However, pronunciation in French is especially difficult, with vowel sounds and silent letters that you may not be used to in English.

    4. Portuguese

    • Speaking: Moderate
    • Grammar: Moderate
    • Writing: Moderate
    • Overall: Moderate

    With the Brazilian economy ranking 6th in the world, Portuguese has become a powerful language to learn. One great element of the language is that interrogatives are fairly easy, expressed by intonation alone (“You Like This?”). If you can create a sentence in Portuguese, you can ask a question. What’s more, in Brazilian Portuguese, there’s one catch all question tag form: não é.

    The main difficulty with the pronunciation is the nasal vowel sounds that require some practice.

    5. German

    • Speaking: Difficult
    • Grammar: Moderate
    • Writing: Moderate
    • Overall: Moderately Difficult

    For many English speakers, German is a difficult language to pick up. Its long words, four noun case endings, and rough pronunciation gives your tongue quite the work out each time you speak.

    German is recognized as a very descriptive language. A good example is how they use the noun by combining the object with the action at hand.

    Example: das Fernsehen – the television, combines the words fern (far), and sehen (watching), literally far-watching.

    On the other hand, German can be a fun language to learn, and its use of grammar is considered to be quite logical, with many overlapping words in English. Just watch out for the exceptions to the rules!

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    6. Hindi

    • Speaking: Moderate
    • Grammar: Moderately Difficult
    • Writing: Difficult
    • Overall: Moderately Difficult

    There are many familiar words in English that are either Hindi or of Hindi origin. For example guru, jungle, karma, yoga, bungalow, cheetah, looting, thug, and avatar.

    Hindi also uses lots of English words. They are read and pronounced as they are in English, but are written in Hindi. For example, डॉक्टर is pronounced doctor and स्टेशन is pronounced station.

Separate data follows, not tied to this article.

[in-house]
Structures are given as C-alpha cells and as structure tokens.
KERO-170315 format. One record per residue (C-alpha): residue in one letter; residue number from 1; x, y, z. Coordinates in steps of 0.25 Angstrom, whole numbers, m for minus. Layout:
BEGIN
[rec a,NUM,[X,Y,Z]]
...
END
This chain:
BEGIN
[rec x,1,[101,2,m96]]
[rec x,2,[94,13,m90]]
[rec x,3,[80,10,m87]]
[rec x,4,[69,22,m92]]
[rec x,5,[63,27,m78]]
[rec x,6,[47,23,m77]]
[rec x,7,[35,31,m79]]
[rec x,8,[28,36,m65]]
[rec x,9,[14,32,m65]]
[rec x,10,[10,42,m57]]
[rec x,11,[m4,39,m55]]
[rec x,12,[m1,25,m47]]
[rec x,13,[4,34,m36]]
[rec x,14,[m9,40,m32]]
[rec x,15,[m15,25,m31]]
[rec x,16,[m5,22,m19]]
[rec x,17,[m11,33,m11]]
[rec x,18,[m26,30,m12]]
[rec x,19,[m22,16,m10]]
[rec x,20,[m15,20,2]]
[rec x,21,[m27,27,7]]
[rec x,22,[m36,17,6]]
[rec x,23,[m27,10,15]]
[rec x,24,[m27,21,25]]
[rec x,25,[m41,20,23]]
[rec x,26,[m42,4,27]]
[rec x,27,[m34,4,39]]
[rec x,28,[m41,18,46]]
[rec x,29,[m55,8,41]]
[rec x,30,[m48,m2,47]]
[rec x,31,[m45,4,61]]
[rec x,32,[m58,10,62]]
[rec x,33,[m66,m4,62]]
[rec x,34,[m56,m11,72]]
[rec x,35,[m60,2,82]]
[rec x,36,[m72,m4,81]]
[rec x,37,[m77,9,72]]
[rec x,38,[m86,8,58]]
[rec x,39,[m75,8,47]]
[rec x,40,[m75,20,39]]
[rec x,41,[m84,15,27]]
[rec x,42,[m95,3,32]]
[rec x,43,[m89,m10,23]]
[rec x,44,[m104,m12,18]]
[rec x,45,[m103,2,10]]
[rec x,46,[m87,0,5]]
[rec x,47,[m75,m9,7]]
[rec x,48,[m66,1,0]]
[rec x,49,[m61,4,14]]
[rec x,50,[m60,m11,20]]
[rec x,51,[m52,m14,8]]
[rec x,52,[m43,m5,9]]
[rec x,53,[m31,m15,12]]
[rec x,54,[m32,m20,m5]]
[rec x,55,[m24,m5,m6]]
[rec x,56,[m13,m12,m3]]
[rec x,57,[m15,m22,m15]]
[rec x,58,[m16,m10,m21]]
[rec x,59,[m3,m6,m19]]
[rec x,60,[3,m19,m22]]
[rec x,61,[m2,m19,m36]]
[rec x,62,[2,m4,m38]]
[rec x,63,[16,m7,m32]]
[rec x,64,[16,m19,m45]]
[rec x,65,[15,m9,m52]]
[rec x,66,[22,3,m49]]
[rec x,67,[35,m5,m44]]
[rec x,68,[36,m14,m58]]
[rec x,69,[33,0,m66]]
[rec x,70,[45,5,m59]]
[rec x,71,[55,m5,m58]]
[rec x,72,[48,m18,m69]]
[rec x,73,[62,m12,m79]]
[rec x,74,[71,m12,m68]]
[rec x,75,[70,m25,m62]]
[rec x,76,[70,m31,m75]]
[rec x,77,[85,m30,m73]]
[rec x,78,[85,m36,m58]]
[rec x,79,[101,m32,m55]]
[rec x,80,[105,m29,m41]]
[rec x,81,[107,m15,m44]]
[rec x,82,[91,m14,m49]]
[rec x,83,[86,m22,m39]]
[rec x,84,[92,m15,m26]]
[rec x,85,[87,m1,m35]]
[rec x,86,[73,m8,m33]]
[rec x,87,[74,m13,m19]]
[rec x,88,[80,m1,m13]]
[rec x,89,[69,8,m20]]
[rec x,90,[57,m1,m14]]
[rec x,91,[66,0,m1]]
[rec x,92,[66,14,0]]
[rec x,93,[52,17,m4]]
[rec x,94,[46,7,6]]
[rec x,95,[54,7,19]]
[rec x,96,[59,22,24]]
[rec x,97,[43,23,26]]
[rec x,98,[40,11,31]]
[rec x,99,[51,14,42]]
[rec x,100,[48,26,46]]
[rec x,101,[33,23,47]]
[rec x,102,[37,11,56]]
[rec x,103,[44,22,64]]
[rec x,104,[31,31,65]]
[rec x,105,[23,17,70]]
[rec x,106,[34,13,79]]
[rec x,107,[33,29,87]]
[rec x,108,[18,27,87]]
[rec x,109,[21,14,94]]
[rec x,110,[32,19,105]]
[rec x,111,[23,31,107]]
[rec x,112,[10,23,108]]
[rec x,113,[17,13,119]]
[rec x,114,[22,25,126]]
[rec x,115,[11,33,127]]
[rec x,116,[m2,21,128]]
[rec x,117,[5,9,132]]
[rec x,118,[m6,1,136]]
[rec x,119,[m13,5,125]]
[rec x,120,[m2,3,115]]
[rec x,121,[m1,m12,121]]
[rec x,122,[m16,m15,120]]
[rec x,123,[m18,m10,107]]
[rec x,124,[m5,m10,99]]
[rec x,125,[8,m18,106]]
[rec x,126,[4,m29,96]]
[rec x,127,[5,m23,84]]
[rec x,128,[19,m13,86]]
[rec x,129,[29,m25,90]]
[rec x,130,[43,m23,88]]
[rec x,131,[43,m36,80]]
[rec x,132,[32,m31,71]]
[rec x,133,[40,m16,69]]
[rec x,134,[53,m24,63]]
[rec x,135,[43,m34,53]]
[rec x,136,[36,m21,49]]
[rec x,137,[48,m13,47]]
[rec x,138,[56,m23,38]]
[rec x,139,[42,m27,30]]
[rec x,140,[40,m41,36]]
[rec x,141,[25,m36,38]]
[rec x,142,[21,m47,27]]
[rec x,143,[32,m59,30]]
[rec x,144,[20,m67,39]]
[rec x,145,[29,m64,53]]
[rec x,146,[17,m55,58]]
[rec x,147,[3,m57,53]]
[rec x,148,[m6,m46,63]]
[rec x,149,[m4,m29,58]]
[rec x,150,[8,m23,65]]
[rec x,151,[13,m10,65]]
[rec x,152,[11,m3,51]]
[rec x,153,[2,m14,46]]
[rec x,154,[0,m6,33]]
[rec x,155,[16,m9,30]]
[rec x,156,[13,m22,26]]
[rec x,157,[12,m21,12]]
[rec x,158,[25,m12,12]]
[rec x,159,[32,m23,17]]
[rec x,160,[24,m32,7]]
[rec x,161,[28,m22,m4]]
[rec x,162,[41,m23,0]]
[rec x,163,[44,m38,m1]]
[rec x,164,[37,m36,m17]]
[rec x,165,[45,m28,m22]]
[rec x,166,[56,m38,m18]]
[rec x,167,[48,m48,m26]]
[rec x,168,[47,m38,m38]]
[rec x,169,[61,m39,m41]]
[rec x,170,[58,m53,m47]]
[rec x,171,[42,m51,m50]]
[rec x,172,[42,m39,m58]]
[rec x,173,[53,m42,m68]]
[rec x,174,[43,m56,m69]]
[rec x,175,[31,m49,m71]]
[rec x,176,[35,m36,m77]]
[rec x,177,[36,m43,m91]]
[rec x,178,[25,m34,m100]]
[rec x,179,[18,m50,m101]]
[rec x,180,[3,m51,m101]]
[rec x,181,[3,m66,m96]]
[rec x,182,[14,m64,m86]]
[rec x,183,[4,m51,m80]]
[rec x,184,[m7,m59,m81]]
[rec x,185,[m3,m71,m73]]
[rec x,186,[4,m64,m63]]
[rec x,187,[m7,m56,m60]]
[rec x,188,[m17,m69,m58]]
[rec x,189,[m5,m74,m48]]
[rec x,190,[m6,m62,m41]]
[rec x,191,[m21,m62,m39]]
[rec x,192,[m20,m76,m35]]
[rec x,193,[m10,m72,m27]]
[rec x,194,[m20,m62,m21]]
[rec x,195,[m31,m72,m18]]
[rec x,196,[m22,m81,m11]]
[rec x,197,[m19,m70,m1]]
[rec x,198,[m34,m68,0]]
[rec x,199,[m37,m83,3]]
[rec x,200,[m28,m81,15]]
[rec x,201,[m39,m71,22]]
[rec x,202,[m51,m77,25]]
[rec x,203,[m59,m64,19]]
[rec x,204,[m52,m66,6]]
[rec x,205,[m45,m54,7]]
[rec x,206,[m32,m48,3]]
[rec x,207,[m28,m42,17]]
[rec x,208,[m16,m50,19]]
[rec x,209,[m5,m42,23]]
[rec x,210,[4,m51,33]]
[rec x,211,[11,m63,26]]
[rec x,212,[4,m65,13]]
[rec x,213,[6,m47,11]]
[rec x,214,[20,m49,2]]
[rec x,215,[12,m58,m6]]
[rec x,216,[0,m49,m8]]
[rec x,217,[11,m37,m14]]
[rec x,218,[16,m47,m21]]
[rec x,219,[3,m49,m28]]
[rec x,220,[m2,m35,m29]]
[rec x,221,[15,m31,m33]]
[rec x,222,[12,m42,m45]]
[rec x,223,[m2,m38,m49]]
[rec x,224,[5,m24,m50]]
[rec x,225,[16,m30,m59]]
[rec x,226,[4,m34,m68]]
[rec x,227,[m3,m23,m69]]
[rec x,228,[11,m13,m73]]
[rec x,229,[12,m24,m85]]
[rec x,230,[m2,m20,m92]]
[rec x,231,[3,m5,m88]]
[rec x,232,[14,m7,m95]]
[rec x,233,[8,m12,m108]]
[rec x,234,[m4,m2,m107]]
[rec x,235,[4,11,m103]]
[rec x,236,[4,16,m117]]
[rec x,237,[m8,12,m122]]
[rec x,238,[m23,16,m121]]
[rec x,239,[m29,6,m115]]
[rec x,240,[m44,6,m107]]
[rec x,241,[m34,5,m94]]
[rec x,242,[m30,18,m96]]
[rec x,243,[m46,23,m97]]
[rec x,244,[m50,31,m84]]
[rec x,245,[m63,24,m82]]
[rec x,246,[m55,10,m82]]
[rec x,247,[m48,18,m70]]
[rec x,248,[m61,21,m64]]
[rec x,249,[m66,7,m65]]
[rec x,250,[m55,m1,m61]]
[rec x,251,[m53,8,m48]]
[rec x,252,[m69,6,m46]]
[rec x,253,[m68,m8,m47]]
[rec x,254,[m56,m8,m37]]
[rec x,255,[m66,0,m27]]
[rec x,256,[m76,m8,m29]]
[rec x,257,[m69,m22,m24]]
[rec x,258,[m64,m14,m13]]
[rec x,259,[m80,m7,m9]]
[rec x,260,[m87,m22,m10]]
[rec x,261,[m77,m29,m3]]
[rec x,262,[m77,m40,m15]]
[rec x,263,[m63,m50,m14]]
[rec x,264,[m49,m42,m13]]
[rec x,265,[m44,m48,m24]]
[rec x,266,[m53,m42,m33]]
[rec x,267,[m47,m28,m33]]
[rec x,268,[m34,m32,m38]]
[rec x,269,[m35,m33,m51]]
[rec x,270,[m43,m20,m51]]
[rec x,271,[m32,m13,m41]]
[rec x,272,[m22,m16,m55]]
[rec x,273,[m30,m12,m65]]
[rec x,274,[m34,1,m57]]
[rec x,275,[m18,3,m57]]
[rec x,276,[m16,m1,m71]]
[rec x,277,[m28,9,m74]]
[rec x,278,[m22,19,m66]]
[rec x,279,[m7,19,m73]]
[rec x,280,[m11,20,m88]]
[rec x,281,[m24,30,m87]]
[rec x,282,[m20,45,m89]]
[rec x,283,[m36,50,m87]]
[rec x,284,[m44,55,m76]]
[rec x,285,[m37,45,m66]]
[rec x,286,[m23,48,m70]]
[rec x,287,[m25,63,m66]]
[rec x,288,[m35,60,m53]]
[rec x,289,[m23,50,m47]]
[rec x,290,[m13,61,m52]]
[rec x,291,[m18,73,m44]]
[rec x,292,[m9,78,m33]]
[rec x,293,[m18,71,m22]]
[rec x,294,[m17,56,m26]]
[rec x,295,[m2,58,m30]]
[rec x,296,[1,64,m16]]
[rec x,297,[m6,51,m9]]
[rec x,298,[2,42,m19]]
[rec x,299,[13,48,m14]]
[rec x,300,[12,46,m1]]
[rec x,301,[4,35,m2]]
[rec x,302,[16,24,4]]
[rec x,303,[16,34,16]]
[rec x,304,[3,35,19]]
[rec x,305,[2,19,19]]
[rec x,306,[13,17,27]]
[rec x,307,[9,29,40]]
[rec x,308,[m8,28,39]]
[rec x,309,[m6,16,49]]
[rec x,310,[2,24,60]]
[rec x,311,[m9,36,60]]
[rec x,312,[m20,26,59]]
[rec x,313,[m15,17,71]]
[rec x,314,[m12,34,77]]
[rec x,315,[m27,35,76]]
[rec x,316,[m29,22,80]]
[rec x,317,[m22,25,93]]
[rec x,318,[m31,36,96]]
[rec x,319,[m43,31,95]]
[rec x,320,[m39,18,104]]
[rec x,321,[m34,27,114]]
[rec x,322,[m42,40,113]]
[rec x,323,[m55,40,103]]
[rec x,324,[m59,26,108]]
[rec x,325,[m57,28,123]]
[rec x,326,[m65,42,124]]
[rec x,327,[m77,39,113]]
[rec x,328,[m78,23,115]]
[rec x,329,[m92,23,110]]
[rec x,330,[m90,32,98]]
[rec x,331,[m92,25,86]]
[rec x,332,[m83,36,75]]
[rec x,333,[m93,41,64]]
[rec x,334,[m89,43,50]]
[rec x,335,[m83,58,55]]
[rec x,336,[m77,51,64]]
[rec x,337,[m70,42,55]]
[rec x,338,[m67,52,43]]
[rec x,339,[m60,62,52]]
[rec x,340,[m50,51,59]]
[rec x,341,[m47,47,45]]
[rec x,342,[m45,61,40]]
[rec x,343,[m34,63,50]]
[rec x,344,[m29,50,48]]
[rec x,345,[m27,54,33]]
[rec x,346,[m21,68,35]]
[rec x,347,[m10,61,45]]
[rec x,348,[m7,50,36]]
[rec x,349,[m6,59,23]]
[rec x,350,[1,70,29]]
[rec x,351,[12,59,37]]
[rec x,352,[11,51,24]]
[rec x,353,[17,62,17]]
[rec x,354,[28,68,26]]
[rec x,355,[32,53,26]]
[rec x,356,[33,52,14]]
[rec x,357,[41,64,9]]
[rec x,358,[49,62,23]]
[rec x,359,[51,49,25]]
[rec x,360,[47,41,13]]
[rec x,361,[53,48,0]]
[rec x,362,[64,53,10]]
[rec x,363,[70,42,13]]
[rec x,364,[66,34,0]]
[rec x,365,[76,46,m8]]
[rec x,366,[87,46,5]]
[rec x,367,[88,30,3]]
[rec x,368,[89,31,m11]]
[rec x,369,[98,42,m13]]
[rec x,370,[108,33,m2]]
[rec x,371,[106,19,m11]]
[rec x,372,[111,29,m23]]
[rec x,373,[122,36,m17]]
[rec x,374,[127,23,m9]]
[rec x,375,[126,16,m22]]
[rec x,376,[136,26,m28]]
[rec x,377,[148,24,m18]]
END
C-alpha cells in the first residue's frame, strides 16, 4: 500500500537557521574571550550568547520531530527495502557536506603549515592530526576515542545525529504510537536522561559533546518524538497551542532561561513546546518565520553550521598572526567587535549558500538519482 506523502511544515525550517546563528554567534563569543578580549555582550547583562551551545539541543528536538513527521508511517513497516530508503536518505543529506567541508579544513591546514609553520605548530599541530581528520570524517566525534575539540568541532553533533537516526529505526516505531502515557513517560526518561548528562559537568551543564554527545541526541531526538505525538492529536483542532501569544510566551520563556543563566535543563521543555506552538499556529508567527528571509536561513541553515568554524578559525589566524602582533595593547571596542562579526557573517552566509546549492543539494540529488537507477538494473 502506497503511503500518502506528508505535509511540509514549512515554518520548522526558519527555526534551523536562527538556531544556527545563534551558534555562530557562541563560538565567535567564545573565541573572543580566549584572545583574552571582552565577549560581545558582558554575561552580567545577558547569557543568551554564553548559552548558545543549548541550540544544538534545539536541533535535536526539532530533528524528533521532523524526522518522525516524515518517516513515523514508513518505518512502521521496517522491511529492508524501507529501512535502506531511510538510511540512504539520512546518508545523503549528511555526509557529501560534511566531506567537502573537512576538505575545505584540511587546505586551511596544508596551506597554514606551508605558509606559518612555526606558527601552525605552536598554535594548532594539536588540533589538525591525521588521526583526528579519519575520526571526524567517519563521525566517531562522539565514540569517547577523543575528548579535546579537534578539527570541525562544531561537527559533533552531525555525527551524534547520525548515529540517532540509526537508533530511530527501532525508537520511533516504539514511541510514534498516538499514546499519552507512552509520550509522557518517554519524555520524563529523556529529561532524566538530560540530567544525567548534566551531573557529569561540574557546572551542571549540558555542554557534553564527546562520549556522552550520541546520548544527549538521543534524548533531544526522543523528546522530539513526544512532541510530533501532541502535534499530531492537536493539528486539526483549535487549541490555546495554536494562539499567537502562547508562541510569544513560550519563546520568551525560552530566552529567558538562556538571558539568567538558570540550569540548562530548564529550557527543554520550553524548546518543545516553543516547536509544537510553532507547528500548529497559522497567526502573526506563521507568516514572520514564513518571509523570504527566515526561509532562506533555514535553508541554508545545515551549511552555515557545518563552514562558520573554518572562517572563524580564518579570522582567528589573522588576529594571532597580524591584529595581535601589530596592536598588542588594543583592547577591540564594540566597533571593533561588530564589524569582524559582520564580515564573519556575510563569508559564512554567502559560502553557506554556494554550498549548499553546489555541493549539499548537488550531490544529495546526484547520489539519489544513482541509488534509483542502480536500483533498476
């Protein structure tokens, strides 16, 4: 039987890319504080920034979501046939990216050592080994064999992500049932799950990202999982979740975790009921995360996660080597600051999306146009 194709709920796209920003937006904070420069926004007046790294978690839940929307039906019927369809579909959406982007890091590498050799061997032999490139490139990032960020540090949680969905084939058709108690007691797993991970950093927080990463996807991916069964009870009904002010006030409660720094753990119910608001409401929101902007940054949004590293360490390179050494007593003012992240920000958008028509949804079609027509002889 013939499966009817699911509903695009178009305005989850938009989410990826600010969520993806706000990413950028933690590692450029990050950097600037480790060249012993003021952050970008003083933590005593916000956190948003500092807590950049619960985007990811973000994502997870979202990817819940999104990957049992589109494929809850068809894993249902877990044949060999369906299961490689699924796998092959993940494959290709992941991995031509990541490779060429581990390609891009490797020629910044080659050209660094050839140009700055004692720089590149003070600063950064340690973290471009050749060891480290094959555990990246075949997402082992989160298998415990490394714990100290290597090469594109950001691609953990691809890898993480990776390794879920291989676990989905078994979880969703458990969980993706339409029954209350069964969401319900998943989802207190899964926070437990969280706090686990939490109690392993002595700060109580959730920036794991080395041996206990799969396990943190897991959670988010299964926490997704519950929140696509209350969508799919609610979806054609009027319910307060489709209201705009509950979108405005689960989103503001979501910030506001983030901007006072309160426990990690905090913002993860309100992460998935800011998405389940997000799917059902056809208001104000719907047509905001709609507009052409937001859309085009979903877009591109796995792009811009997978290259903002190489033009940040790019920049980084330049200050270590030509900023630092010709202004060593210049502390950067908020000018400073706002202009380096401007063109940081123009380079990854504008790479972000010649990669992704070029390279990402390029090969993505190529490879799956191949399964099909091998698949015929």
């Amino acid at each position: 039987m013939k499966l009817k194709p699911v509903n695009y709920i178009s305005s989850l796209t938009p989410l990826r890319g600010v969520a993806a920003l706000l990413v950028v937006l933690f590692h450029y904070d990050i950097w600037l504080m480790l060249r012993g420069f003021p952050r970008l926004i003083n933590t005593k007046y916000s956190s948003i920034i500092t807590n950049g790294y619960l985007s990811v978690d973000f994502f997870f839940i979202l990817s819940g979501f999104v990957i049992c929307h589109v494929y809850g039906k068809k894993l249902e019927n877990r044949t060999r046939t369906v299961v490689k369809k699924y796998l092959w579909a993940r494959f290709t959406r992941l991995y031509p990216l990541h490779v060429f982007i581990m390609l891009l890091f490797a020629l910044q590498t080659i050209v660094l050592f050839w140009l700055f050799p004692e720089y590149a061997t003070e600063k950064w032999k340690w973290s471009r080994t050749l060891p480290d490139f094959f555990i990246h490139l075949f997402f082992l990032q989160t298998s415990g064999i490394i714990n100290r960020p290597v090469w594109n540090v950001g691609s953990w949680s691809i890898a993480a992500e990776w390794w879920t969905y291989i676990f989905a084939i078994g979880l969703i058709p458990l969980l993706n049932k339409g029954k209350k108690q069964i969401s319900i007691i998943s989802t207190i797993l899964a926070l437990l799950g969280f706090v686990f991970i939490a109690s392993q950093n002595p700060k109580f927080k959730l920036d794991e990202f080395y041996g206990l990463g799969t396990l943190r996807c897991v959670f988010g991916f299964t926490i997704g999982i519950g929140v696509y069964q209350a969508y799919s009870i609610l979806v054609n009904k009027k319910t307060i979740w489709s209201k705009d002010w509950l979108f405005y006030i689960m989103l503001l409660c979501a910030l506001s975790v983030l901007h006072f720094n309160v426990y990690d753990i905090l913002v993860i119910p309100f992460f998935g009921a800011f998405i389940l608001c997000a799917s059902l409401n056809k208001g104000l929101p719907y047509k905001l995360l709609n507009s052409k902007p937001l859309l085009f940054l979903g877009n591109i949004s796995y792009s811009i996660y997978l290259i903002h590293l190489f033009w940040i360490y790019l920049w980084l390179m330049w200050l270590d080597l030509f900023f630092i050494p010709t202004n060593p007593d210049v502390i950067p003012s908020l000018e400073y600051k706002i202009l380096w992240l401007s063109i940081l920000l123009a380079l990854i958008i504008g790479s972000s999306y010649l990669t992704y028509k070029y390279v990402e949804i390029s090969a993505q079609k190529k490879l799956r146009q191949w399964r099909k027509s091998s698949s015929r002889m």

This shows that while learning the vocabulary and pronunciation of Hindi may not to be too difficult due to its similarity to English, writing in Hindi is a different ball game.

    7. Mandarin

    • Speaking: Difficult
    • Grammar: Difficult
    • Writing: Very Difficult
    • Overall: Very Difficult

    We mainly put Mandarin here to show you the contrasting difference between what’s the easiest language to learn (Spanish) and the hardest language to learn for English speakers.

    While language learners won’t struggle as much on the grammar, mastering the tones can be very difficult. Mandarin is a tonal language, which means the pitch or intonation used when a word is spoken impacts its meaning. For example, tang with a high tone means soup, but tang with a rising tone means sugar.

    Learning Mandarin has its rewards though, providing cultural insights and knowledge. However, according to the BBC, you’ll need to memorize over 2,000 characters to read a Chinese newspaper![4]

    What’s the Easiest Language to Learn?

    Winner: Spanish

    The clear winner for the easiest language to learn for native English speakers is Spanish. Everything from writing, grammar, and speaking will come more naturally to the English speaker: similar rules, structure, and Latin roots.